You Are Here

by Pooja Nansi
The Esplanade
Kalaa Utsavam - Indian Festival of Arts 2016
Esplanade Recital Studio, Singapore

This absorbing chamber piece, written and performed by poet and spoken word artist Pooja Nansi, began its journey as part of Checkpoint Theatre’s performing arts showcase What I Love About You Is Your Attitude Problem at the Singapore Writers Festival 2015. It was subsequently featured as a work-in-progress at The Esplanade's Studios season earlier this year. In this version for the Kalaa Utsavam, directed and dramaturged by Joel Tan, it finally reaches its full potential.

You are Here is both a heartwarming recollection of Nansi's family stories sprawling across three generations and a struggle to understand her cultural identity as a first generation Gujarati Singaporean. We are introduced, in turn, to a series of couples who we learn are her parents and grandparents - unique, interesting individuals whose life choices led to her existence in this place and country.

Running through the narrative is an attempt to make sense of her place in the world. Entering primary school in the late 1980s, the young Nansi is shepherded into a Tamil language class by default because she is Indian and it takes some convincing before the school allows her to offer Malay as a second language instead. She is bewildered by a canteen selling strange items like chicken rice and chin chow which look nothing like the Gujarati food she has been brought up eating. When her mother packs her a tiffin meal, Chinese children tease her for eating food that looks like "brown shit". In a desperate attempt to fit in, she implores her mother to make her a jam sandwich.

Anecdotes such as these shine a spotlight on those who quietly slip through the cracks in a country that prides itself on being multi-cultural. Indeed, Singapore is one of those places where society is only too keen to pigeonhole people into neat little boxes and does not always respond well when someone bucks the trend.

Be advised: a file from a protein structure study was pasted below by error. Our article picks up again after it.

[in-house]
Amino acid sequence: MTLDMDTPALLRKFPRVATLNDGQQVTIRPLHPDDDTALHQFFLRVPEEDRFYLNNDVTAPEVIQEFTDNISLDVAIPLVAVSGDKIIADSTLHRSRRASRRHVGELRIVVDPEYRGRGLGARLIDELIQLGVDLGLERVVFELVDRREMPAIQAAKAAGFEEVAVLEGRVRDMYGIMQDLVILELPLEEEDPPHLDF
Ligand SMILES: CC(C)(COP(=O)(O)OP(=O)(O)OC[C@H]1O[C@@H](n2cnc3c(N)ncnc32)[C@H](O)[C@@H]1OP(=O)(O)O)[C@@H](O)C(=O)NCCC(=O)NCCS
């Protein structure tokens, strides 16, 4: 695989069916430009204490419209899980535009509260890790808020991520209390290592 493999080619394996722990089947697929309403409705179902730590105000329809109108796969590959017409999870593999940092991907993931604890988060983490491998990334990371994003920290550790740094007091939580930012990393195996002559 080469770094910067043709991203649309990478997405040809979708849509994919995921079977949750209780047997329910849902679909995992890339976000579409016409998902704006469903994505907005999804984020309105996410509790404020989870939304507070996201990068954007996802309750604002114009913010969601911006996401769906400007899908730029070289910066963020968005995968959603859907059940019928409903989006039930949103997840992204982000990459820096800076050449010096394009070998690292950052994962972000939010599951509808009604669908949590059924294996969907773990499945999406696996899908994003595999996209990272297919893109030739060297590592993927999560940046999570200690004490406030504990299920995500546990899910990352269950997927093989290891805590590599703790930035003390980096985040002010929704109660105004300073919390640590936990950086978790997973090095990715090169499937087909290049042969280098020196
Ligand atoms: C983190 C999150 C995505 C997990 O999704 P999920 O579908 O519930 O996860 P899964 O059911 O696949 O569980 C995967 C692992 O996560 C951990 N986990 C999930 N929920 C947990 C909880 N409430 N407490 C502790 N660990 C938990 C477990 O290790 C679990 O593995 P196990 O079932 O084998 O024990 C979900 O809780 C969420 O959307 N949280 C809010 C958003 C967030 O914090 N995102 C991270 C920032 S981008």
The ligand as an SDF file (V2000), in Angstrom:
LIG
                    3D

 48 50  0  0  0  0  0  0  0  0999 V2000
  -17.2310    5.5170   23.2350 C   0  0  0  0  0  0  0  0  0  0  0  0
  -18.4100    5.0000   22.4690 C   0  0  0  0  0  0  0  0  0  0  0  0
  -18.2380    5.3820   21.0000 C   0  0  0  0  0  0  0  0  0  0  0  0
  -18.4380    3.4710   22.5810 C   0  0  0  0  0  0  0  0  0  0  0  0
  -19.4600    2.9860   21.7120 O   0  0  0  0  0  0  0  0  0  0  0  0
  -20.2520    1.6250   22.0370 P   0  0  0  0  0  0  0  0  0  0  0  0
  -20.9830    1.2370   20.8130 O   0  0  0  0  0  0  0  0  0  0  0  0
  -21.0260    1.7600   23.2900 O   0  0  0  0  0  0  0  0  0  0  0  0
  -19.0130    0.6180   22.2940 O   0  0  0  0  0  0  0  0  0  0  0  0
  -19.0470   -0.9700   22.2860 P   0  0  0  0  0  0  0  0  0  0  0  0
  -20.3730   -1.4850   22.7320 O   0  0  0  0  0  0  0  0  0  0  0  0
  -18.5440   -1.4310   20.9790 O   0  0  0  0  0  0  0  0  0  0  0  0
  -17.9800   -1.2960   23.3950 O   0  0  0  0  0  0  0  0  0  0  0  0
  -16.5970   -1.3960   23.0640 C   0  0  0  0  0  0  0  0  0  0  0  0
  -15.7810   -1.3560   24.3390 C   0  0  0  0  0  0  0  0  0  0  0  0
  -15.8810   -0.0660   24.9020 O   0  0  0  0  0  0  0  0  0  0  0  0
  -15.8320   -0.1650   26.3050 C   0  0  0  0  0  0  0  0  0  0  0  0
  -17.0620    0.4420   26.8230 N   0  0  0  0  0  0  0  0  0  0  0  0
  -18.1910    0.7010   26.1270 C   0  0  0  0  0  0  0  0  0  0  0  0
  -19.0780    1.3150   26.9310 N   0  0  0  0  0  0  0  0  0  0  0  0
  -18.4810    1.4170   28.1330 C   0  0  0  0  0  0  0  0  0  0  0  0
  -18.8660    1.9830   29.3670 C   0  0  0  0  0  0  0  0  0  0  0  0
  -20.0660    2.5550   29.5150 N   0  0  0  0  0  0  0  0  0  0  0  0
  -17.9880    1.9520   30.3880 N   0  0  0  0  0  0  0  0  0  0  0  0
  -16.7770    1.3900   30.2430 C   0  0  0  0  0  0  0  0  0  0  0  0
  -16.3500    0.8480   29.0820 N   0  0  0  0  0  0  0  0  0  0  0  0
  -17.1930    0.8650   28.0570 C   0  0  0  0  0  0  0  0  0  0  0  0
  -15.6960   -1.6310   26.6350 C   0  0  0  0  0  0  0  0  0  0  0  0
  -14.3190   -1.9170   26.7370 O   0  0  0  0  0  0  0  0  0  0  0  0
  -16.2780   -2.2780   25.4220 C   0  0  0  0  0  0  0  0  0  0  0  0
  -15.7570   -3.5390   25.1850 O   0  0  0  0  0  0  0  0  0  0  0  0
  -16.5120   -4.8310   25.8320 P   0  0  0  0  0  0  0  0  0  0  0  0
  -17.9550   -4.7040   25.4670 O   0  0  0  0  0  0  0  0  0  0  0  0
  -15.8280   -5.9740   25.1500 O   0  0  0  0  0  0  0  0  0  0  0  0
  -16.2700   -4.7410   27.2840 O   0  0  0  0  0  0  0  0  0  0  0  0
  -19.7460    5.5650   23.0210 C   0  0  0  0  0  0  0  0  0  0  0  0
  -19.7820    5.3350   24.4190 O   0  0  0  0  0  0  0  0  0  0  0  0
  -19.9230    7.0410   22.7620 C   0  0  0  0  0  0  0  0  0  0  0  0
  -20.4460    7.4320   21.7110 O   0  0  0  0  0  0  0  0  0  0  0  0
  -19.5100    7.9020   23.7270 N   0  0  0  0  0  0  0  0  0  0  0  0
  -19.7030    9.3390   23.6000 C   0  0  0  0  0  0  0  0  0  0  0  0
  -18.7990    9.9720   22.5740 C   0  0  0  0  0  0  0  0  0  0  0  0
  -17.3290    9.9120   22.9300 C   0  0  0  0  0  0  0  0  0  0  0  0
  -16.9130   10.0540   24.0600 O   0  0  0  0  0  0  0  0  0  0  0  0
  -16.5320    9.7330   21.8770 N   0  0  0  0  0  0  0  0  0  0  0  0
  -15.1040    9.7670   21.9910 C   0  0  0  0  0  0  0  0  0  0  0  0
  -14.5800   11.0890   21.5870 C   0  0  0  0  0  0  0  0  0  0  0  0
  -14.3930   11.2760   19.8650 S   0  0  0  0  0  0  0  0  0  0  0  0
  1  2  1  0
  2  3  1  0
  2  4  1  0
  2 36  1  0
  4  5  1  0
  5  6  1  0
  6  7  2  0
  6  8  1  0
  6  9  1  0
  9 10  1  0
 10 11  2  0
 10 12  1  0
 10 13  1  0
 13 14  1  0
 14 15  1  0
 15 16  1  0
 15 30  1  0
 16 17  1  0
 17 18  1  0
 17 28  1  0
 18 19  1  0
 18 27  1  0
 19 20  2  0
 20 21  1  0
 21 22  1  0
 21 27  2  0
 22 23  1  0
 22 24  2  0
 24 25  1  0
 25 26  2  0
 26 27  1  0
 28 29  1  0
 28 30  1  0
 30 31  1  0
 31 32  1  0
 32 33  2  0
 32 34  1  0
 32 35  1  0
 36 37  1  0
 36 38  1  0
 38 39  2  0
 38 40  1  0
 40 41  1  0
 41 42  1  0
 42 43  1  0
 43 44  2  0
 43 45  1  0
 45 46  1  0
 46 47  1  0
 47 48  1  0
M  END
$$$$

The sixty-minute performance is interspersed with a lively mix of songs and poetry. Nansi delivers a memorable account of the heady clubbing culture amongst Indian university students in early 2000s Singapore and sings an aching song of devotion to one's country, reminding us of the pleasures and pains of cultural dislocation and creating a home away from home.

However, not all the elements work well. A recurring segment sees Nansi recording significant statements or remarks drawn from her narrative and playing them in loop. This swirling montage of words that have shaped her cultural consciousness and sense of place grows tedious after a few iterations. In the same vein, email exchanges between Nansi and an NParks official regarding her attempt to hold an outdoor Hindu wedding ceremony at Hort Park provide some laughs but do not feel a particularly necessary addition to her story.

The narrative is brought to life with the aid of a great technical team. Wong Chee Wai's set comprises of three large panels on which life-sized family photographs are projected and the stage is beautifully lit by Lim Woan Wen as Nansi walks around recounting details of their lives and loves over the passage of time.

You Are Home ultimately shines as a piece of honest, unadorned storytelling about finding and accepting oneself, regardless of the labels society may choose to brand one with. In this rapidly changing world, it reminds us to connect with the stories of our past and to celebrate the colourful and contradictory forces that have shaped our identity.

The Crystalwords score: 3/5


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